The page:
Daily Post Prompt: Witness

MAGNIFYING GLASS CLUESToday’s one-word prompt fits right in with the theme of the new novelette I’m currently working on. It is book number 2 in The Simon Stone Detective Trilogy. Some of you will remember Simon because I actually wrote the first book in the series (Innocent Until Proven Guilty) right here on this blog. That book will be available as an e-book on Amazon in September, and book # 2 will be out before Christmas. So I thought I’d offer Chapter One of the second book as a teaser — and as my response to the prompt: witness.

(One small note: If you have not read book # 1, what you read here will include information that may spoil the ending of the first book for you. So just be forewarned.)


Stanford Brooks sat at a table in a private study carrel on the second floor of the municipal library, submerged in his favorite historical era. Suddenly he felt a stabbing pain in the back of his neck. Letting out a small grunt, he started to lift his right arm, intending to place his hand on the source of pain to discover the cause. But before he could complete the act, a gloved hand covered his nose and mouth.

Ordinarily, being a big man, he would have used his size to struggle against such an action, but his mind had grown fuzzy and his throat was beginning to constrict. He tried to turn his head and groaned beneath the heavy hand, but it was a weak sound, due to the weakening condition of his whole body. In the next second, everything went gray, then black, and without another conscious thought, he fell forward across his book.

A faint snap sounded behind him, followed within seconds by the merest whisper of wood touching wood at the closing of the carrel door. Silence then reigned in the halls of the library’s second floor, and business as usual continued at the circulation desk downstairs.

On the other side of the city, Detective Simon Stone, deep in thought about the events of his day, walked to his apartment door and slipped his key into the lock as usual. But, suddenly, nothing was “usual” at all, because when he turned the key, there was no resistance. Every nerve came to attention, and he reached inside his jacket for his Glock. He had no doubt he’d locked the door when he’d left for work at 6:00 a.m.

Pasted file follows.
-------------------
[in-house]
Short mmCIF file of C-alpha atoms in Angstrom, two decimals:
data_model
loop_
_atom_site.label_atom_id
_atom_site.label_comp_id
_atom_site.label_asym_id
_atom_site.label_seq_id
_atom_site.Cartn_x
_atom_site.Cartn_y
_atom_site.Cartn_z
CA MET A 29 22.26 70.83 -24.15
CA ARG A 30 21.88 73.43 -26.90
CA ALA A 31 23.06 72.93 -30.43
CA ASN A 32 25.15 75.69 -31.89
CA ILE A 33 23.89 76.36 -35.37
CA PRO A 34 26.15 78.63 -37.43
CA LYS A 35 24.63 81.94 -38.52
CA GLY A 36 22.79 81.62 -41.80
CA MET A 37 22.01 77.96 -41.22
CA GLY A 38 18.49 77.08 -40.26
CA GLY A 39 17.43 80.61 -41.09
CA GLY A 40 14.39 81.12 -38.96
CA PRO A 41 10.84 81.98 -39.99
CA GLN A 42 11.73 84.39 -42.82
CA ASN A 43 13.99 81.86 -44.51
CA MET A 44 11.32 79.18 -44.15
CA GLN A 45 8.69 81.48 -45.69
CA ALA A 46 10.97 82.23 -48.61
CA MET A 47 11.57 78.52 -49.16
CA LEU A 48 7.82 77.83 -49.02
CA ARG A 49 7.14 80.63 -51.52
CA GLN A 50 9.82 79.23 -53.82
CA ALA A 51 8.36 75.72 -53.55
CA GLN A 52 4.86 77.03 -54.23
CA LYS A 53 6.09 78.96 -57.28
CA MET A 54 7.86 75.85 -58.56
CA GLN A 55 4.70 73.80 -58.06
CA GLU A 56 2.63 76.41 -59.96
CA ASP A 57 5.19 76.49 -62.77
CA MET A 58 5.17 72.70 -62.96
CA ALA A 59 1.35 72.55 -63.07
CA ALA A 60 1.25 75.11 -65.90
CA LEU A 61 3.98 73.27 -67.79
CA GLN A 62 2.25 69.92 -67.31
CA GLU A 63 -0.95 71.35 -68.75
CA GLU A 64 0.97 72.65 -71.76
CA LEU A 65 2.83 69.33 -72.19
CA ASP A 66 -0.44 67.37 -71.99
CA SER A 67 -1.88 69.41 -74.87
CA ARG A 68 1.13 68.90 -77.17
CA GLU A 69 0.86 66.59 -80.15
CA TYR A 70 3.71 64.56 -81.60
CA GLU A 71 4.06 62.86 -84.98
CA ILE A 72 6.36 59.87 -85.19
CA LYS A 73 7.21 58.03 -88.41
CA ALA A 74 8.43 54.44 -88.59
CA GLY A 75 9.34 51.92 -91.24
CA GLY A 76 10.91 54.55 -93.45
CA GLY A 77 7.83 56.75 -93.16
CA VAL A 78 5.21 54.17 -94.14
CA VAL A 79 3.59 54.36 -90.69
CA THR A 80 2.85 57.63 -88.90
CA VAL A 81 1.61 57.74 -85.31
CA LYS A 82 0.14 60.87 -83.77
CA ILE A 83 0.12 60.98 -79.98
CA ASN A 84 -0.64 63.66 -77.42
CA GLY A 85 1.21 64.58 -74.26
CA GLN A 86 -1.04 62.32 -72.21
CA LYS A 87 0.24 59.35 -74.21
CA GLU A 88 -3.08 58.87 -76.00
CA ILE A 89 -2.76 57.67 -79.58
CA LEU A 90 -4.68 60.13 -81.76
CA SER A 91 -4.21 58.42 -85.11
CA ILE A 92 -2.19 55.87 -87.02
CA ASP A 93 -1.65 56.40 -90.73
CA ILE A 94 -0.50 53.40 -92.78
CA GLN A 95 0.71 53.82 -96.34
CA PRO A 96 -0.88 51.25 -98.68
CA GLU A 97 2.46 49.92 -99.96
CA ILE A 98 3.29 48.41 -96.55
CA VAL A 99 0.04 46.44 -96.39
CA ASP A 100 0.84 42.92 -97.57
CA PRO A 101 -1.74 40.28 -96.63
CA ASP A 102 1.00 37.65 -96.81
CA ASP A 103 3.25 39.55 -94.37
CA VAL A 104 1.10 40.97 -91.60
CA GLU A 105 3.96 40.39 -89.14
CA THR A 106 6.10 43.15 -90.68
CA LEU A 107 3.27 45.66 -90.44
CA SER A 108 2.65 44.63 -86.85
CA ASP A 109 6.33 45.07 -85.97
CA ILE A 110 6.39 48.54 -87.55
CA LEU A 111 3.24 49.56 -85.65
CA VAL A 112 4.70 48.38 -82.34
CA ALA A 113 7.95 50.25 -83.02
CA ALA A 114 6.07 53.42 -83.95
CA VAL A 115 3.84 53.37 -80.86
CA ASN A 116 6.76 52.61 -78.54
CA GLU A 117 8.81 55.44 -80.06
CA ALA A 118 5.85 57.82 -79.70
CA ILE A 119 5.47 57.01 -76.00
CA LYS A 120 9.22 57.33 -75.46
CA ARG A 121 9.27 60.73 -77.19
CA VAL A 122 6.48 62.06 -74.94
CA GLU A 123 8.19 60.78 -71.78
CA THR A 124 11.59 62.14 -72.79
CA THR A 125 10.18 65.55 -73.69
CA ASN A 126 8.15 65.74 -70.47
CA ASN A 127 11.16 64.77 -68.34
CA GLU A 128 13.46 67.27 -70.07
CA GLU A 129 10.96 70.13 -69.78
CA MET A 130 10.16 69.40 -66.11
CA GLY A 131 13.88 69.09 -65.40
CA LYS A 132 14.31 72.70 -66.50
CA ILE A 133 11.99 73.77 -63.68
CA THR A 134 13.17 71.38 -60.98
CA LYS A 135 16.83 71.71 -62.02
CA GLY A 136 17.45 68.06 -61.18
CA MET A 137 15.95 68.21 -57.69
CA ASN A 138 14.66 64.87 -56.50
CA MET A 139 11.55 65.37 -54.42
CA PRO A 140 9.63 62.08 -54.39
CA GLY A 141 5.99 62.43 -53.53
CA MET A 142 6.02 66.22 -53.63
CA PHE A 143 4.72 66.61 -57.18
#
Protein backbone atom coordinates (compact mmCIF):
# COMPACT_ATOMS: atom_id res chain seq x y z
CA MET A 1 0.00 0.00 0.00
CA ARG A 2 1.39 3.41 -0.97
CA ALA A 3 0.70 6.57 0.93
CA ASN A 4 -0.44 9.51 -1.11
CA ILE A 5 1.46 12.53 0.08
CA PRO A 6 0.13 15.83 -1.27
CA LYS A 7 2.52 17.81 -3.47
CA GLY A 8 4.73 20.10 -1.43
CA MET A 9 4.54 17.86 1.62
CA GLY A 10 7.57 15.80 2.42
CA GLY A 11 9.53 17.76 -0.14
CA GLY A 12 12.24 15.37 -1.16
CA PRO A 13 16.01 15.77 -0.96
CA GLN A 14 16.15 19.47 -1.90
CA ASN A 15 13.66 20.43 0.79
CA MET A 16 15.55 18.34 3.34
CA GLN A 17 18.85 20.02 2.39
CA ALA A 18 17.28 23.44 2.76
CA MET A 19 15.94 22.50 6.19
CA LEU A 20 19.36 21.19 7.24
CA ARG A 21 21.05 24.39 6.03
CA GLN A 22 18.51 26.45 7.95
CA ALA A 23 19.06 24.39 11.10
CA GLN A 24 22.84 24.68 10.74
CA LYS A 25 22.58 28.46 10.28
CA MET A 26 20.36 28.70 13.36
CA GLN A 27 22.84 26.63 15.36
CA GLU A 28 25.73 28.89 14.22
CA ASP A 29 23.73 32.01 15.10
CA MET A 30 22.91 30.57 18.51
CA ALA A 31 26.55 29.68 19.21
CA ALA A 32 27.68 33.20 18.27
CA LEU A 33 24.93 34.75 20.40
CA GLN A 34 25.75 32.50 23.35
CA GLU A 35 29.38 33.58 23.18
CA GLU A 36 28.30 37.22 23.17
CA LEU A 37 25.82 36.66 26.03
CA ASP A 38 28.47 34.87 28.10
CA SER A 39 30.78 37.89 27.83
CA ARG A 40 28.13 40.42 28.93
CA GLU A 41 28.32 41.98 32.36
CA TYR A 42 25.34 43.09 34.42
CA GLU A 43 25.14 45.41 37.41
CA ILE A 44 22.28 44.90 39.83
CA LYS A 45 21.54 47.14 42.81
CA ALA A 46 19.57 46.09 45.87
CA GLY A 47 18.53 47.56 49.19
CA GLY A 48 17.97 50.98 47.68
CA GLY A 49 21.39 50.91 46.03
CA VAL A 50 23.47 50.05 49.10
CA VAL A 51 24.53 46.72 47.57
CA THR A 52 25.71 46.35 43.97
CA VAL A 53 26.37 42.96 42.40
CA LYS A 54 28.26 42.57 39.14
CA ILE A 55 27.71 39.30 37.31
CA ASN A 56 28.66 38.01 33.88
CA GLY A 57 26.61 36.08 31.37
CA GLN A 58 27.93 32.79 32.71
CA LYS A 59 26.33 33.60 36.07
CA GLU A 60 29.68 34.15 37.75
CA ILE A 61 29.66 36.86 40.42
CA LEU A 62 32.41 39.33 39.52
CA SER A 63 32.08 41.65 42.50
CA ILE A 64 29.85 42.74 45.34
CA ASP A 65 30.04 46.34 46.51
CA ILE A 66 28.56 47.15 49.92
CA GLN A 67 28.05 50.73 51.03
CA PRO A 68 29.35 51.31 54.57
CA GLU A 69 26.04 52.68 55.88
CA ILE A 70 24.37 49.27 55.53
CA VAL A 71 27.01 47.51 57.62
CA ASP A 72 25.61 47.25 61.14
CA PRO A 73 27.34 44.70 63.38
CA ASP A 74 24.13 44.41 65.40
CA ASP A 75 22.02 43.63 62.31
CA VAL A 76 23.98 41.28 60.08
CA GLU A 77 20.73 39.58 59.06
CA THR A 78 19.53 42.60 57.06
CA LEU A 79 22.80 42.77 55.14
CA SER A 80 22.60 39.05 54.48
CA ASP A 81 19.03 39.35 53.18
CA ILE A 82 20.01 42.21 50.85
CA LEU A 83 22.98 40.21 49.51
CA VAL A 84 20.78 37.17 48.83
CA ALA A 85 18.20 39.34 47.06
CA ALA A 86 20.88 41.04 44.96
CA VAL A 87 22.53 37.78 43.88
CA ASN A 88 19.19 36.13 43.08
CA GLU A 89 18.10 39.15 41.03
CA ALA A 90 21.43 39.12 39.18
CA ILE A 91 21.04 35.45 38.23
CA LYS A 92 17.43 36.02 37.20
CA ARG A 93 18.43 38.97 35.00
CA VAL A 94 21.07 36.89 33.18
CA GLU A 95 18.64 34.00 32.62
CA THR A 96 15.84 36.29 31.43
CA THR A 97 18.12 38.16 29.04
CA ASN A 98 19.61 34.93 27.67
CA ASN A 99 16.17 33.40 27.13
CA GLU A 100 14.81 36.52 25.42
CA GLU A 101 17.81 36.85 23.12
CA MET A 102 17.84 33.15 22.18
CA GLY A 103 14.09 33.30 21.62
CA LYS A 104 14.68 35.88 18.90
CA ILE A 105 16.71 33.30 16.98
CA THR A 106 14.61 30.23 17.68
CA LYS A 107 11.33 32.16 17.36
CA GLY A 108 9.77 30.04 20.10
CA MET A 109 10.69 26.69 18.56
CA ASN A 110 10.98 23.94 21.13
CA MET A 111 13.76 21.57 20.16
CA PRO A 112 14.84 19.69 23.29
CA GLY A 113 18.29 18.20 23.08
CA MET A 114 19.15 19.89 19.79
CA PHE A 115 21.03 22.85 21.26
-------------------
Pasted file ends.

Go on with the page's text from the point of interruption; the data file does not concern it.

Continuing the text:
His mind rapidly clicked off the possibilities: petty burglar, ex-con bent on revenge, a hit man under orders from any number of drug lords he’d ticked off over the past several years. As one part of his mind sorted through the options, another part tried to make the best guess as to where inside the apartment he’d most likely find the intruder.

When he’d settled on his plan of action, he eased the door open silently, crouching, and sweeping his gun arm left to right as he panned the entire living room. No one in sight, but immediately, he heard sounds in the kitchen. He tilted his head, listening: the clatter of dishes rang out against the background of running water. He shook his head, confused. He’d never known a burglar or a hit man who cleaned up the kitchen before committing his crime.

Simon took a deep breath and let it out slowly. That sixth sense that made him one of the sharpest detectives on the force told him all was well, but the fact that someone was in his apartment who had not been invited kept him vigilant. He moved on cat feet to the kitchen door, and just before giving the connecting swing door a shove with his foot, he heard the humming. His visitor was humming “A Mighty Fortress Is Our God.”

Well, that cleared away all questions. He knew only one person who hummed that stalwart Lutheran hymn as she worked: Aunt Prissy – not a dangerous criminal, but a force to be reckoned with all the same. A hearty sigh of relief rushed through him, only to be shut off by the irritation he felt at his aunt’s irresponsible behavior. He mulled over the possibilities of dealing with the situation.

At seventy-one, Aunt Prissy had lived long enough to think she knew best about most things and to feel brave enough to take on the world. A self-appointed amateur detective in her hometown, she didn’t shy away from practicing her gift for picking locks. However, she did make sure she practiced only on family and friends. He’d lectured and lectured, to no affect, so maybe now was an excellent time for an object lesson. He’d go ahead and kick open the door and yell, “Freeze!”

He didn’t want to point his gun at her, of course, and he quietly eased it back into his shoulder holster. As he did so, he started questioning the plan because he certainly didn’t want to frighten her enough to give her a heart attack or something. But she was in excellent health, so maybe ─

“Simon, for heaven’s sake stop standing outside the kitchen door!” He sucked in a quick breath, noticing at just that moment that the humming had stopped. She spoke again, still from inside the kitchen. “You’re probably thinking you’d like to kick open the door and frighten me half to death to teach me not to break into your apartment, but you’ll be wasting your breath, dear.” On the other side of the door, Simon just threw up his hands and looked straight up, as if to ask a higher power what on earth he could do about such a ridiculous situation. “Get on in here,” his aunt said, now. “I’ve got all your favorites ready to go onto the table.”

Simon gave up. He gently pushed through the swing door and looked at his aunt. She was busy placing bowls and platters of food onto the table, but she looked up and smiled at him. Her still-bright blue eyes – the mirror image of his own – nailed him instantly, and the mischief in them was his undoing. He laughed out loud and crossed the kitchen in two long strides to take her into his arms in a bear hug.